The shellak-like flakes I've never seen before ; they're brittle/hard and transparently thin.  First thought was - it must surely be a smear of gasket sealant that's flaked off somewhere.  But where it could have come from is a mystery, particularly as there are no signs of gasket-card fibres nor of cork. They are too large to have gone through any of the oil-ways,  and in any case - I'm really careful not to apply too much gasket sealant ..in avoidance of creating squeezed out beads.  I was using Wellseal  gasket sealant but have recently been trying a similar product in tube form, it's of thicker consistency and from Loctite.  Wellseal doesn't go hard and the tubed stuff is only supposed to go tacky.  Whatever they are must have flaked off a relatively flat almost-shiny surface.  But what and where.?  

After sleeping on the question, I think I might have an answer : Loctite yes, but not the gasket sealant. :huh:  No, I'm thinking it must be the wicking Loctite I used to seal around the leaky cylinder sleeve (as fitted by sloppy professional) < here >.  And in the process some of it has run through the crack, and all the way down the outside of the sleeve.  It has then hardened, not in the crack but around the bottom rim of the cylinder liner where it projects just a little into the crankcase.  The engine-running splash of oil from the crankshaft has in effect jet-washed it loose, and it's then been washed into the sump with the returning oil.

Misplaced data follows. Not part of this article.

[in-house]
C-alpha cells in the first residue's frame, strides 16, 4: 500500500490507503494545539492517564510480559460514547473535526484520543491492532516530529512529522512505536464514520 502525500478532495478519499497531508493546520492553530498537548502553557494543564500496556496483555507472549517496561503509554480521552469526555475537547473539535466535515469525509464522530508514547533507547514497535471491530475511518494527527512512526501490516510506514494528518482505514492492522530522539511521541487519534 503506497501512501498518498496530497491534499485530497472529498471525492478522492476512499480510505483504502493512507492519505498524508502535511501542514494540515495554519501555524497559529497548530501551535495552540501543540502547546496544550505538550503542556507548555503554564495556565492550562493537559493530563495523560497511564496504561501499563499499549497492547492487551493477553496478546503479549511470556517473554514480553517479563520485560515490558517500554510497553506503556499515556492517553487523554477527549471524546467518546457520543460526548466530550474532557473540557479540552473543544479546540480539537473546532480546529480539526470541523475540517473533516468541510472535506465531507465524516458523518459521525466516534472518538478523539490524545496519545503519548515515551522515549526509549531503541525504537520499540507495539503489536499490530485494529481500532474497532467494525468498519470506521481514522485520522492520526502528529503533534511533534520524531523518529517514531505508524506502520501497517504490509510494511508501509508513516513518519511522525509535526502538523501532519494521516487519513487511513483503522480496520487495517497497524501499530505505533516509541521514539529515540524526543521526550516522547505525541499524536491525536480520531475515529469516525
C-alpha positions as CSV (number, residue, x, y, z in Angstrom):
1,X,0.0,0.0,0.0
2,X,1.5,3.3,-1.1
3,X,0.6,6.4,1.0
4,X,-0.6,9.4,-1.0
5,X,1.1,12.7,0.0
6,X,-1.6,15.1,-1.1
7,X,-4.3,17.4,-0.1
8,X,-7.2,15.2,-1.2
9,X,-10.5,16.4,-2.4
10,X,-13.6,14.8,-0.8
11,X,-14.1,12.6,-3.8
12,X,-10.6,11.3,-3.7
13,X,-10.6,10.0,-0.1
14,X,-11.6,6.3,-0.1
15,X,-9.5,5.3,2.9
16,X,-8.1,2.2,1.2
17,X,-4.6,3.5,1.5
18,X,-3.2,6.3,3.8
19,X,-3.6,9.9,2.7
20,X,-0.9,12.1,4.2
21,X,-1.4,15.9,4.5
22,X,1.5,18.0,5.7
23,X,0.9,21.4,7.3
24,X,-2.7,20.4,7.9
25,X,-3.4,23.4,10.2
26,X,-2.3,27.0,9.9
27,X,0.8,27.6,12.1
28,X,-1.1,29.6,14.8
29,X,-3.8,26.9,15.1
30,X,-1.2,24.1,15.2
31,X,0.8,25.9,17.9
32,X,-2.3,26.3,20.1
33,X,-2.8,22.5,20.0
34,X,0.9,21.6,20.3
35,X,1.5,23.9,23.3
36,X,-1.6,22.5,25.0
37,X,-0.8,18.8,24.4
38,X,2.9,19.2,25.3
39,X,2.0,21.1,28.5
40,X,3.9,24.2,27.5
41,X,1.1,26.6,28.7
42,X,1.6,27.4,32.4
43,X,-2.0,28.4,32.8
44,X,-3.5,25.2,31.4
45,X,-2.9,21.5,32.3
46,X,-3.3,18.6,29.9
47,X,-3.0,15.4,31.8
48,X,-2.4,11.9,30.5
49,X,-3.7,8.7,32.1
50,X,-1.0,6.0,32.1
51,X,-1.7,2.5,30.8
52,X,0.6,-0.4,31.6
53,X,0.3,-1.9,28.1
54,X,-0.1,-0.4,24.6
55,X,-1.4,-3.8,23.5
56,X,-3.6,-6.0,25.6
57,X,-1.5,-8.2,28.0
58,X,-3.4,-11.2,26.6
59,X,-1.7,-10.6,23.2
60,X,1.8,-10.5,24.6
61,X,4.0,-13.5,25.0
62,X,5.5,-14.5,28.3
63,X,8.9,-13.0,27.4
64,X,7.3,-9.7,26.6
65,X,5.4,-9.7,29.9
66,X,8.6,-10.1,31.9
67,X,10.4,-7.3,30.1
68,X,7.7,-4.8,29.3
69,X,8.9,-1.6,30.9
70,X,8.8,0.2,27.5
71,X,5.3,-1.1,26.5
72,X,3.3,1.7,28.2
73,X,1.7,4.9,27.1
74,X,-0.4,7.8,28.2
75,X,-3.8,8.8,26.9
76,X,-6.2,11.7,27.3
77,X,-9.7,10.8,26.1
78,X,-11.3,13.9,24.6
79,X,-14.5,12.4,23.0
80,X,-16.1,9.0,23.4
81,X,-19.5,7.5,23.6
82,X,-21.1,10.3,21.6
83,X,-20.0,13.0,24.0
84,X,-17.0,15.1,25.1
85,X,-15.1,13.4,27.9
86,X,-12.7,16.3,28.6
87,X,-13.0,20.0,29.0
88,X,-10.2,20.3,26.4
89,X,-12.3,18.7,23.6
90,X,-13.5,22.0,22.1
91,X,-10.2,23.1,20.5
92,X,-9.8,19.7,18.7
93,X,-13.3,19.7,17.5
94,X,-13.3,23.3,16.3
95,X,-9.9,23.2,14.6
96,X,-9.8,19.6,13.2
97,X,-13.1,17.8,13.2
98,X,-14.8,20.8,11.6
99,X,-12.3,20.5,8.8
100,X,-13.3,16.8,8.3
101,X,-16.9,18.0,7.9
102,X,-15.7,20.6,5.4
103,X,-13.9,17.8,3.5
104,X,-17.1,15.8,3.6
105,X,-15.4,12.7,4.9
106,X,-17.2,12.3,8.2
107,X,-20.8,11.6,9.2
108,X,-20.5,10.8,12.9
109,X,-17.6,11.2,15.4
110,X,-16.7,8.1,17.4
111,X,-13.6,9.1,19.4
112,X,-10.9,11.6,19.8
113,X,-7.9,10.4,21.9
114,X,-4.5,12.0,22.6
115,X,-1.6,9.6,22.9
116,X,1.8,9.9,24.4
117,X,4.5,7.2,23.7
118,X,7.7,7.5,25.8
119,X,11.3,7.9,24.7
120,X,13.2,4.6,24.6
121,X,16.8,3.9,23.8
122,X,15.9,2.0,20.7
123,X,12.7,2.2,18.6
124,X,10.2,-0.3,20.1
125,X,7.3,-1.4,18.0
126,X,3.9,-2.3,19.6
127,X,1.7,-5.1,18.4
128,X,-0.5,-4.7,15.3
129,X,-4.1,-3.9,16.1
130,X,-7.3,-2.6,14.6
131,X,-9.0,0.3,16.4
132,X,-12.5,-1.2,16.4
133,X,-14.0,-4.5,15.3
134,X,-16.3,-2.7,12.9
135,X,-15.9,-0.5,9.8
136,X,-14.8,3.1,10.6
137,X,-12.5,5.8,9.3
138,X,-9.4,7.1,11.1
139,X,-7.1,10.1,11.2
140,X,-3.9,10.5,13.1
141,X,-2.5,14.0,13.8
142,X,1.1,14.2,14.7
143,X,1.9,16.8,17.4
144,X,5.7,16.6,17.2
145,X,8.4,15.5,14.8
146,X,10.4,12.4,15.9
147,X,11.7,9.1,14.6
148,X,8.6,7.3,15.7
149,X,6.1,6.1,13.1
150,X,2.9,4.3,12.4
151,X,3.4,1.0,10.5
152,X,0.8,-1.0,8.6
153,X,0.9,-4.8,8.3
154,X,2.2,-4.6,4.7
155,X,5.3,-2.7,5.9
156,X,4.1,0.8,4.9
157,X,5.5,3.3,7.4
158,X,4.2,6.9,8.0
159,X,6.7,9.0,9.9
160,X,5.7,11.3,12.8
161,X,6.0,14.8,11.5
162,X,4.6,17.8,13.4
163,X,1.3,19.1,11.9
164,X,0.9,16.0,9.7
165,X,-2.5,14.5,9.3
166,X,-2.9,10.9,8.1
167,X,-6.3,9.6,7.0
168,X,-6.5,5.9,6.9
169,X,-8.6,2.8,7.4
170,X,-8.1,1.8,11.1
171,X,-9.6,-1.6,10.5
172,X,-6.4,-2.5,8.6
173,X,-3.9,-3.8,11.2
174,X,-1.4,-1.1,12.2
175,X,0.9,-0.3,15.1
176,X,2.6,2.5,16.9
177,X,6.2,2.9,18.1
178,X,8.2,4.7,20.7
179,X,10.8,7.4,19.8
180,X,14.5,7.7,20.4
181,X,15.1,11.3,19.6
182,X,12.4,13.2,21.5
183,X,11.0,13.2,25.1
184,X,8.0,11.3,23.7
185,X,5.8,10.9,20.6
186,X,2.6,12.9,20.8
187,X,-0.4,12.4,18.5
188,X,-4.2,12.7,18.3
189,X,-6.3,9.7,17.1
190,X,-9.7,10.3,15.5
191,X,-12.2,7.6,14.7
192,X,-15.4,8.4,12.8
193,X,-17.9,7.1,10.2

I'm happy with that explanation so let's now look at the metal bits ; they are non-ferrous and judging by their hardness and sheen are more likely to be aluminium than white-metal (from the rear-main bearing).  The almost 4mm long piece is a turn-and-a-half scroll, or thought of another way - like a shaving.  Other pieces of the metal found are also very thin shaving with torn edges.  Again in context of a running engine, it seizing and otherwise vibrating far more that it should, I was bewildered - where on earth have they come from ? 

If they are indeed white-metal from the rear-main bearing - well., there's nothing there to scrape or shave the metal.   If it were the aluminium of the piston seizing, then.., I've never seen one which has been 'shaved into a scroll '  nor can I envisage how a 4mm length of metal shaving can get passed the piston's skirt and its bottom ring..?